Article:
Recently, the Election Commission of India (ECI) attempted to reinforce and shape the model code of conduct for political parties on the promises made in election manifestos. The ECI has decided that disclosure forms will be necessary for political parties. The form will provide details of modes of revenue generation, explaining spending, impact on state’s balance sheet and increase in state debt, among other things.
Are these forms curbing the freedom of expression of political parties?
I guess not.
Several Indian voters at large idolize their leaders and believe everything they say and the media shows about them.
In a survey conducted by Indian Institute of Management (IIM), Rohtak across 20 states, it was found that a majority of individuals in the 18-25 age group, who did not have even high school education (64%), tended to believe political speeches and briefs conveyed through media outlets.
Also, 52% of the respondents stated that getting free products and services is the primary motivation for them to vote. In other words, everything vocalized by a political leader during a political rally is an explicit assurance to the electorate of that promise being fulfilled if the leader comes into power.
Political parties would justify their rallies based on the right to freedom of speech and expression, but the question that arises is — Should there be any limits to such freedom in the larger interest of the nation?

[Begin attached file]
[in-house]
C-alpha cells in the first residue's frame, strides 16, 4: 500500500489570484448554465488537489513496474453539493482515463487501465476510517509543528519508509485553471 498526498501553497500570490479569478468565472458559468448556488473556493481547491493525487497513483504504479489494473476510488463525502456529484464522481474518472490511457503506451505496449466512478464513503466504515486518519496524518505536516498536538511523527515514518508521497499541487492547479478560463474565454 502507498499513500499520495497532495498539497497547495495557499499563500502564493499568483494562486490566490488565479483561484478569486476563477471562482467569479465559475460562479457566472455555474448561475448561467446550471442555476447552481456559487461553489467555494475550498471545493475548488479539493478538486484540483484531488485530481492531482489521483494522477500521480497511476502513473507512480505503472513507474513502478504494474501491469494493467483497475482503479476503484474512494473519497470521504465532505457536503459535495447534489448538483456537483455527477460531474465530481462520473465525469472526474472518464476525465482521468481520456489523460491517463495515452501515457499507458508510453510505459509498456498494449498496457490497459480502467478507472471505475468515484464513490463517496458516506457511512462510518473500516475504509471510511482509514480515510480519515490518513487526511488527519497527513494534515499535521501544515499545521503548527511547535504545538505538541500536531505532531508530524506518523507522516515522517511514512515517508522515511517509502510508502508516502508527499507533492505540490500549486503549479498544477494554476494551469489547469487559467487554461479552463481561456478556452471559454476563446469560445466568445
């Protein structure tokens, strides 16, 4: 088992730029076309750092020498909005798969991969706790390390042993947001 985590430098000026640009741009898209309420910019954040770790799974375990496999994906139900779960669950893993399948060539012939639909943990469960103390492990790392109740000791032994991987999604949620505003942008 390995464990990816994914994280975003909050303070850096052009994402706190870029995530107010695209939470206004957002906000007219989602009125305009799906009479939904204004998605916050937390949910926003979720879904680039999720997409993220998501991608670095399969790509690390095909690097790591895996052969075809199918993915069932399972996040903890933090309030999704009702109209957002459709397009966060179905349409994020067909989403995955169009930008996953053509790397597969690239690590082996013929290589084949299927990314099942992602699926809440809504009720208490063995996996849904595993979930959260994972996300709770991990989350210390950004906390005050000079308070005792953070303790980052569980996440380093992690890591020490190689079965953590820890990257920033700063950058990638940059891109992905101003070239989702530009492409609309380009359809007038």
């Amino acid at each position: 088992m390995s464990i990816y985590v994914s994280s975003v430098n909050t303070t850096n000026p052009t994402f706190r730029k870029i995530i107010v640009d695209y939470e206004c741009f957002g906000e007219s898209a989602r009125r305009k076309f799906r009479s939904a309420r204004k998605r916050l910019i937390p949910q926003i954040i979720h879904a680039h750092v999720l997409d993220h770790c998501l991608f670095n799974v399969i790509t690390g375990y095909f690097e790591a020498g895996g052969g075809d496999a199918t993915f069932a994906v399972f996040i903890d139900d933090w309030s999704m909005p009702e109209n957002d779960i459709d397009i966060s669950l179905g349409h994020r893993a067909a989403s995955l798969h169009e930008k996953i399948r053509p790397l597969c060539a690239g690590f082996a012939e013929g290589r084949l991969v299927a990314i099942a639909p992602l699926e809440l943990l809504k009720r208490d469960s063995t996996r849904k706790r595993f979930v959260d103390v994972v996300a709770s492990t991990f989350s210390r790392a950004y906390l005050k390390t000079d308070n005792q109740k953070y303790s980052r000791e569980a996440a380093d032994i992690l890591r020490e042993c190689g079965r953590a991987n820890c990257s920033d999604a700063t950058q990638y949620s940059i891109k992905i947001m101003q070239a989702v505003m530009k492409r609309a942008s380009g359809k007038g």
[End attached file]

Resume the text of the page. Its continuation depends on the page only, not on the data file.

This is because the history of elections in India has been testimony to the fact that several promises that have been made to the public have either never been fulfilled, or if fulfilled, have had drastic negative impact on the overall finances of the government.
The latest directions by the ECI have attempted to put limits on the political party’s ability to give promises to allure voters.
In simple words, freebies are like grants. They are not backed by budgets and pre-allocated resources, and are aimed at benefiting the targeted population in the short term. Welfare schemes, on the other hand, are well thought-after plans. They aim to benefit the target population and improve their standard of living and access to resources.
Parallels to this can be drawn from the Motivation and Hygiene theory by Frederick Herzberg, laid out in the context of employee motivation and work conditions. It states that hygiene factors are those whose mere absence causes dissatisfaction. And there are motivation factors, over and above the hygiene factors, which help increase satisfaction.
Applying the theory, welfare schemes such as equitable access to healthcare, primary education and food security categorise as hygiene factors. Any social amenity that improves standard of living, but does not qualify as a pre-requisite to living, like electricity, loan waivers, increased pension and internet access characterise as motivation factors.
Thinking of welfare schemes as hygiene factors and freebies as motivation factors, it is indisputably the prime responsibility of political parties to understand the differences between freebies and welfare schemes. This would restrain them from promising anything that cannot be fulfilled, given the boundaries of financial or human resources. The promise or distribution of irrational freebies just before the election process influences the voters to exercise their franchise in a certain manner. It makes them biased towards a political party and go against the idea of ‘free and fair’ elections.